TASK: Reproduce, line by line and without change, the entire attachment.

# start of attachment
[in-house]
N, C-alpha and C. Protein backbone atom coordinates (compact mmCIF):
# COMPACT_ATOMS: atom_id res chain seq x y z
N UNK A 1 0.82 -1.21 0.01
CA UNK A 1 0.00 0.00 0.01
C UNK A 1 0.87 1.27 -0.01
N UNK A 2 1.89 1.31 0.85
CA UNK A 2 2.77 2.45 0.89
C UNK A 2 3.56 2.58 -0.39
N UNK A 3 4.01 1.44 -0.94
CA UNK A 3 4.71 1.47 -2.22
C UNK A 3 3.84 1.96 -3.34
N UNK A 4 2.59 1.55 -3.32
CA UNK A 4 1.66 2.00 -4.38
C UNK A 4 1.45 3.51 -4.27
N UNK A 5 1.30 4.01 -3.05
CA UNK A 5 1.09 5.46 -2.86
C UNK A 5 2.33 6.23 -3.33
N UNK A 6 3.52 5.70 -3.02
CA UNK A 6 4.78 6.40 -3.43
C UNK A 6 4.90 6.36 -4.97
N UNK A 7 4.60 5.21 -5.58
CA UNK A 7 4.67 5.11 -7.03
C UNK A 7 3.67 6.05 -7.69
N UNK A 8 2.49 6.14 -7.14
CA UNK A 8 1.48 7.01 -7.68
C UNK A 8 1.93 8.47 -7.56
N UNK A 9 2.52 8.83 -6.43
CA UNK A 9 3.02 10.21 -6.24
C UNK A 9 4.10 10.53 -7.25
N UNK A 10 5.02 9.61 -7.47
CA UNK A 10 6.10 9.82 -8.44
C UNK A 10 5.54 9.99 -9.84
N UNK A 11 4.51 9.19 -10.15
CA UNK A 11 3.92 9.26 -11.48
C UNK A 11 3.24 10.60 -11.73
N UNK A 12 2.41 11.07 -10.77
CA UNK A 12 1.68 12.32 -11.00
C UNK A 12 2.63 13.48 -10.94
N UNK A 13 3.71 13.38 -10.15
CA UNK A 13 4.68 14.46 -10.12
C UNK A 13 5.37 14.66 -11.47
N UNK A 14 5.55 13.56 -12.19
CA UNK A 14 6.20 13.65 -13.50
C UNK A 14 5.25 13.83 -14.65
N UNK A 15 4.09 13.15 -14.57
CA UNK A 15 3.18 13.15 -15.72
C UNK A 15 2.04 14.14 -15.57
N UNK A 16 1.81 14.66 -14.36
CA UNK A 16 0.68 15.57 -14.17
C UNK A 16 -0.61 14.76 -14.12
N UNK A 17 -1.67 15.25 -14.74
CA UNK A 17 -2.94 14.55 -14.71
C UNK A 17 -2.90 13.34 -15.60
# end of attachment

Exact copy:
[in-house]
N, C-alpha and C. Protein backbone atom coordinates (compact mmCIF):
# COMPACT_ATOMS: atom_id res chain seq x y z
N UNK A 1 0.82 -1.21 0.01
CA UNK A 1 0.00 0.00 0.01
C UNK A 1 0.87 1.27 -0.01
N UNK A 2 1.89 1.31 0.85
CA UNK A 2 2.77 2.45 0.89
C UNK A 2 3.56 2.58 -0.39
N UNK A 3 4.01 1.44 -0.94
CA UNK A 3 4.71 1.47 -2.22
C UNK A 3 3.84 1.96 -3.34
N UNK A 4 2.59 1.55 -3.32
CA UNK A 4 1.66 2.00 -4.38
C UNK A 4 1.45 3.51 -4.27
N UNK A 5 1.30 4.01 -3.05
CA UNK A 5 1.09 5.46 -2.86
C UNK A 5 2.33 6.23 -3.33
N UNK A 6 3.52 5.70 -3.02
CA UNK A 6 4.78 6.40 -3.43
C UNK A 6 4.90 6.36 -4.97
N UNK A 7 4.60 5.21 -5.58
CA UNK A 7 4.67 5.11 -7.03
C UNK A 7 3.67 6.05 -7.69
N UNK A 8 2.49 6.14 -7.14
CA UNK A 8 1.48 7.01 -7.68
C UNK A 8 1.93 8.47 -7.56
N UNK A 9 2.52 8.83 -6.43
CA UNK A 9 3.02 10.21 -6.24
C UNK A 9 4.10 10.53 -7.25
N UNK A 10 5.02 9.61 -7.47
CA UNK A 10 6.10 9.82 -8.44
C UNK A 10 5.54 9.99 -9.84
N UNK A 11 4.51 9.19 -10.15
CA UNK A 11 3.92 9.26 -11.48
C UNK A 11 3.24 10.60 -11.73
N UNK A 12 2.41 11.07 -10.77
CA UNK A 12 1.68 12.32 -11.00
C UNK A 12 2.63 13.48 -10.94
N UNK A 13 3.71 13.38 -10.15
CA UNK A 13 4.68 14.46 -10.12
C UNK A 13 5.37 14.66 -11.47
N UNK A 14 5.55 13.56 -12.19
CA UNK A 14 6.20 13.65 -13.50
C UNK A 14 5.25 13.83 -14.65
N UNK A 15 4.09 13.15 -14.57
CA UNK A 15 3.18 13.15 -15.72
C UNK A 15 2.04 14.14 -15.57
N UNK A 16 1.81 14.66 -14.36
CA UNK A 16 0.68 15.57 -14.17
C UNK A 16 -0.61 14.76 -14.12
N UNK A 17 -1.67 15.25 -14.74
CA UNK A 17 -2.94 14.55 -14.71
C UNK A 17 -2.90 13.34 -15.60